Guest Opinion: UI burns the future on Earth Day

The UI continues to shovel deadly coal into its antiquated power plant on the Iowa River on Earth Day, as it creeps along to meet a commitment to bring the age of coal to an end in 2025.


David Harmantas

Steam swirls around the UI Power Plant on the evening of Monday, Jan. 14, 2019.

What would former University of Iowa President Thomas Macbride do on Earth Day in 2019?

Would he announce UI’s recognition of the climate emergency in the latest IPCC report by global scientists and launch a plan for a carbon neutral campus like the University of Michigan?

Would he recognize the drastic measures required to cut CO2 emissions in the next few years in order to stem off climate catastrophe facing the future of all UI students, and lead a plan to divest UI’s investments from fossil fuel companies like the University of California?

Would he step up to the challenge of preparing UI students to live and work in an age of climate destabilization, and fully fund more than 980 sustainability-related courses like Colorado State University?

Would he make the UI a model campus in the Big Ten and lead a fundraising campaign to shift to 100 percent renewable-energy sources on campus like Stanford University? Or a full-fledged permaculture and local food campus like the University of Massachusetts-Amherst?

Over a century ago, the University of Iowa actually had a nationally renowned academic and ecologist as its president — the beloved Thomas Macbride.

Orchards blossomed across the Pentacrest. Food gardens prevailed. Macbride led students on classes down by the Iowa River; he got his hands dirty and launched tree-planting campaigns. A brilliant writer, Macbride even wrote a book on the Botany of Shakespeare.

In witnessing the destruction of the native Iowa prairie and its ramifications for flooding and unsustainable development, Macbride also issued a warning in 1898 to not ignore the environmental crisis at hand: “The people would act today if the situation were clearly understood. The question is whether we do the right thing now or wait until the expense shall have increased a hundredfold.”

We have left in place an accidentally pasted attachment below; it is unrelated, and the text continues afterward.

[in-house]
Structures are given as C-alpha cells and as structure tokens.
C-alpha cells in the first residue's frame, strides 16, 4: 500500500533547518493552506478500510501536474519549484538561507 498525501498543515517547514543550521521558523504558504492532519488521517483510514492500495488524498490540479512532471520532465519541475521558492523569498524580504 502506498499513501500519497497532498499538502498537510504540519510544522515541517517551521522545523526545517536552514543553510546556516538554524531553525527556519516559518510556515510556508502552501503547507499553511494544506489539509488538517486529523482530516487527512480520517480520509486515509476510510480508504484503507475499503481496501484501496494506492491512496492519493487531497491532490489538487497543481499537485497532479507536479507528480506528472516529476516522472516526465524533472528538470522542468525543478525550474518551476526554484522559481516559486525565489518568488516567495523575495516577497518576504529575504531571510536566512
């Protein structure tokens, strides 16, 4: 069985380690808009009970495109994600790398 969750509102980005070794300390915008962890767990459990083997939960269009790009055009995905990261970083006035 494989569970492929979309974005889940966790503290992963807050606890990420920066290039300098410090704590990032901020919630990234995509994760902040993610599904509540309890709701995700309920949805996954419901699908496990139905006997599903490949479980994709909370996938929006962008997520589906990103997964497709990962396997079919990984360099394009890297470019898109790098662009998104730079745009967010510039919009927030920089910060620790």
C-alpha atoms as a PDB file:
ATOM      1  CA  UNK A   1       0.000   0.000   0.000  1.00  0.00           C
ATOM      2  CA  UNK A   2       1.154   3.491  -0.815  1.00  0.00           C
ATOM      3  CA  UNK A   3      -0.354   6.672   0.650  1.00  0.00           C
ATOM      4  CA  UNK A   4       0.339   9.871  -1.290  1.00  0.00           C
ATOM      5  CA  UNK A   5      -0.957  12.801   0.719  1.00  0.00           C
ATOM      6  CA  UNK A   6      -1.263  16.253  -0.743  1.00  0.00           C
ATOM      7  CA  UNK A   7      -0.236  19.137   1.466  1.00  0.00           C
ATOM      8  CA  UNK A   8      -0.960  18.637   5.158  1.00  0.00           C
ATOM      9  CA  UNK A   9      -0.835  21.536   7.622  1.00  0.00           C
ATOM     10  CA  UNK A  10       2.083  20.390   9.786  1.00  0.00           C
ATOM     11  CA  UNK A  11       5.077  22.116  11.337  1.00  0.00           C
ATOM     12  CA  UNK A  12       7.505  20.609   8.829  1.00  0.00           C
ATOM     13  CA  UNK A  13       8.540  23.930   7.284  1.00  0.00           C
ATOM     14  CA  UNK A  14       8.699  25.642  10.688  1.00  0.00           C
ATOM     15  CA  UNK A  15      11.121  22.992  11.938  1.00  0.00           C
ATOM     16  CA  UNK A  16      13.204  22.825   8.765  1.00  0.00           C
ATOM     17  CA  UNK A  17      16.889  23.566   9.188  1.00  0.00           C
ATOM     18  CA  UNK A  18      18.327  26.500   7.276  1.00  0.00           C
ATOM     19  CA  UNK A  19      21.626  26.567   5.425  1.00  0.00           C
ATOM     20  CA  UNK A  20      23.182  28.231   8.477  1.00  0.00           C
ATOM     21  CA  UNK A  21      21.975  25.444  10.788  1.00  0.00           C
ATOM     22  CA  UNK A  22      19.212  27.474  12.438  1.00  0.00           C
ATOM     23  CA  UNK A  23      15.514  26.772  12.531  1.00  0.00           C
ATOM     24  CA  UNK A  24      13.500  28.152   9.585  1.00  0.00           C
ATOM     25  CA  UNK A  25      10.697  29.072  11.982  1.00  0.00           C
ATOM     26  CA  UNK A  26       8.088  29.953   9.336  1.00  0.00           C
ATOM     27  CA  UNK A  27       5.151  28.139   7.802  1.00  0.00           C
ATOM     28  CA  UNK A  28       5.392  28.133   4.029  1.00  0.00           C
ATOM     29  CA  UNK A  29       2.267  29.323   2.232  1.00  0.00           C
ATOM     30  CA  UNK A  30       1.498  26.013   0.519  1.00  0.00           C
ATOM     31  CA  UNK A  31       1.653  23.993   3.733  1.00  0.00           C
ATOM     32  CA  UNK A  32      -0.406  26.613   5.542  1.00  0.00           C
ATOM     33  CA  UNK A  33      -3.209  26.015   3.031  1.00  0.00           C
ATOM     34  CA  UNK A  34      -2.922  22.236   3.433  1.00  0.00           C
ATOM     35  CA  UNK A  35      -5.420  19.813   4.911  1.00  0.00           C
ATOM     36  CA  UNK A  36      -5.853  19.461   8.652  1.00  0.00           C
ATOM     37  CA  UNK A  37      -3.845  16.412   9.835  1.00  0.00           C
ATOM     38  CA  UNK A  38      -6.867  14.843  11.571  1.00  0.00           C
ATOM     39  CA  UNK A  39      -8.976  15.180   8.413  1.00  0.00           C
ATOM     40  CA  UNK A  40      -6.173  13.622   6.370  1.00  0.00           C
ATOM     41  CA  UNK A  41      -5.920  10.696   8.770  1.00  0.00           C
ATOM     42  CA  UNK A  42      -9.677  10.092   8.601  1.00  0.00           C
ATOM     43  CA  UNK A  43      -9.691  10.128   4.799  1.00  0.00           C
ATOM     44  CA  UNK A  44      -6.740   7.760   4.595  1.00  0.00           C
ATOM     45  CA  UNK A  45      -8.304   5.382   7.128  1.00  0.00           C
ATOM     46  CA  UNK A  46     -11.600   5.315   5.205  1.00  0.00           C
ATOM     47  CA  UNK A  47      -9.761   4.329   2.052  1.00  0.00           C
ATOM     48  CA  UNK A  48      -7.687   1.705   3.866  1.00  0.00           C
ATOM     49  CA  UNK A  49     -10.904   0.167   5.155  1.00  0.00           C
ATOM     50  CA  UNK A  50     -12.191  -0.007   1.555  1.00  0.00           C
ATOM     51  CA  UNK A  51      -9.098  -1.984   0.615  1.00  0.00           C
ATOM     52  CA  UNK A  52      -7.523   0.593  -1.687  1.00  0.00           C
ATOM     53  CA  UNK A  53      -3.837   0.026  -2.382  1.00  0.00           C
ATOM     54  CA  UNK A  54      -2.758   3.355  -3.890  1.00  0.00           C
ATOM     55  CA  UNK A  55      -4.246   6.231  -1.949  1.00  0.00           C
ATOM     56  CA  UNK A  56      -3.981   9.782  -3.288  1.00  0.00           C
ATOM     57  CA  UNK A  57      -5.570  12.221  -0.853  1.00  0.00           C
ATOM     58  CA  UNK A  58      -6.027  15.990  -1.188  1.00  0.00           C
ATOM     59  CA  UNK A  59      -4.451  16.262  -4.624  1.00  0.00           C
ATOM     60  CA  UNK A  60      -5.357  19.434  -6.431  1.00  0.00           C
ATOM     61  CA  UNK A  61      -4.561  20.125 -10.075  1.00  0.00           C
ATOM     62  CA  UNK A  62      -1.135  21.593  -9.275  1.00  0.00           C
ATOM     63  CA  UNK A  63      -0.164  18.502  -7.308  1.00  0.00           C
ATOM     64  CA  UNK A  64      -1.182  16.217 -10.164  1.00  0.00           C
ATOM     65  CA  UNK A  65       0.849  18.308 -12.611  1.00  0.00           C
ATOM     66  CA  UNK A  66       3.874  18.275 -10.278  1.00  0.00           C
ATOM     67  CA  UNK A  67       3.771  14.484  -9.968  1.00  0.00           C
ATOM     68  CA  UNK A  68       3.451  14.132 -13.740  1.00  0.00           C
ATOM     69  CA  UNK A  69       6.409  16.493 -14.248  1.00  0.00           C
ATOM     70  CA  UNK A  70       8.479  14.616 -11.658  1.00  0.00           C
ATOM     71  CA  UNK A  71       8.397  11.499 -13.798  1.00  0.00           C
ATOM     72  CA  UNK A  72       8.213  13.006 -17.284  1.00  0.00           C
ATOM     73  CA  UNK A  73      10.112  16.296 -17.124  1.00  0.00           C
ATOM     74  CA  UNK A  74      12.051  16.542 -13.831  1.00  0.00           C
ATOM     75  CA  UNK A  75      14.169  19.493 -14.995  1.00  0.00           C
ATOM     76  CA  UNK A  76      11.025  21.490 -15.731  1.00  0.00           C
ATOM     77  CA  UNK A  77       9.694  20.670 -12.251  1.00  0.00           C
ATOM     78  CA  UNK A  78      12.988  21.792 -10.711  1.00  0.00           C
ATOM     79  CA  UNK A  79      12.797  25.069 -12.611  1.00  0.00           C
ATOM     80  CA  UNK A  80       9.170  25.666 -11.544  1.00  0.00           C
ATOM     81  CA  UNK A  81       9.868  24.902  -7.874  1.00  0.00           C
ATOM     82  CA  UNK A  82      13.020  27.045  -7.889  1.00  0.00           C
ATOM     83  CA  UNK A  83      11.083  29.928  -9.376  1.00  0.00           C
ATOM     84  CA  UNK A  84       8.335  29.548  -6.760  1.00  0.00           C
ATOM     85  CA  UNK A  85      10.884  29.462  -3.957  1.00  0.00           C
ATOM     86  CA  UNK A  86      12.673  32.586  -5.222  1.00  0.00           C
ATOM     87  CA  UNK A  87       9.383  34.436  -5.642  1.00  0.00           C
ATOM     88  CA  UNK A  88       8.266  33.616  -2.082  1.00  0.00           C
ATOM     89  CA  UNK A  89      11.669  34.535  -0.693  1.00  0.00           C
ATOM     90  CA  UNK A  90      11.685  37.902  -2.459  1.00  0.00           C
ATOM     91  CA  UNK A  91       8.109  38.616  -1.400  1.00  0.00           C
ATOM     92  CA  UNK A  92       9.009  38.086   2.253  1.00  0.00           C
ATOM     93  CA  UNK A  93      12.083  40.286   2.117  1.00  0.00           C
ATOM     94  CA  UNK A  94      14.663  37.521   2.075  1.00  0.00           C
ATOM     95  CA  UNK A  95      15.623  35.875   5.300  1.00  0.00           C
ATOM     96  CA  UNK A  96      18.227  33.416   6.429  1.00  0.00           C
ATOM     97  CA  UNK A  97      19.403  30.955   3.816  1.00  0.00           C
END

Alas, we didn’t do the right thing; Iowa is the most altered state in the union. More than 99 percent of the native prairie was eradicated and eventually replaced with industrialized agriculture, leading to more flooding and a polluted river. A coal-fired plant rose on Burlington like a symbol of 19th century mayhem.

RELATED: Guest Opinion: UI must meet its sustainability goals

In 2019, the University of Iowa will continue shovel deadly coal into its antiquated Power Plant on the Iowa River on Earth Day, as it creeps along to meet a commitment to bring the age of coal to an end in 2025.

However, the use of another devastating fossil fuel, natural gas, has doubled in use at the plant, while efforts to burn wood pellets, miscanthus grass, and oat hulls continue at a growing but limited pace.

Last fall, the IPCC issued a stern warning for all institutions: We must cut all CO2 emissions by 45 percent in the next decade and reach zero emissions by 2050 — just to ward off the worst of climate disasters and eke out some sort of adaptive ways to impending destabilization.

Last year in Iowa, greenhouse gas emissions increased 3 percent.

“Doubtless the end of the coal, at least as an article of a mighty commerce, will arrive within a period brief in comparison with the ages of human existence,” the Chicago Tribune wrote in 1892. “How long can the Earth sustain life?”

In 2012, Chicago shut down its last coal-fired plant, citing the enormous health damages to local residents and environmental costs.

In 2019, every day that the UI burns coal and natural gas, and relies on a coal-fired grid for electricity, it is burning the future of its students, faculty, and staff.

If Macbride were here for Earth Day this year, he would probably be down at the river, planting trees, asking why the UI hadn’t joined the University of Bristol this week in declaring a “climate emergency” and its intentions to be a carbon-neutral campus by 2030.

That would be a real Earth Day to celebrate.

— Jeff Biggers

Jeff Biggers served as the Writer-in-Residence in the Office of Sustainability, and is the author of “Reckoning at Eagle Creek: The Secret Legacy of Coal in the Heartland.”

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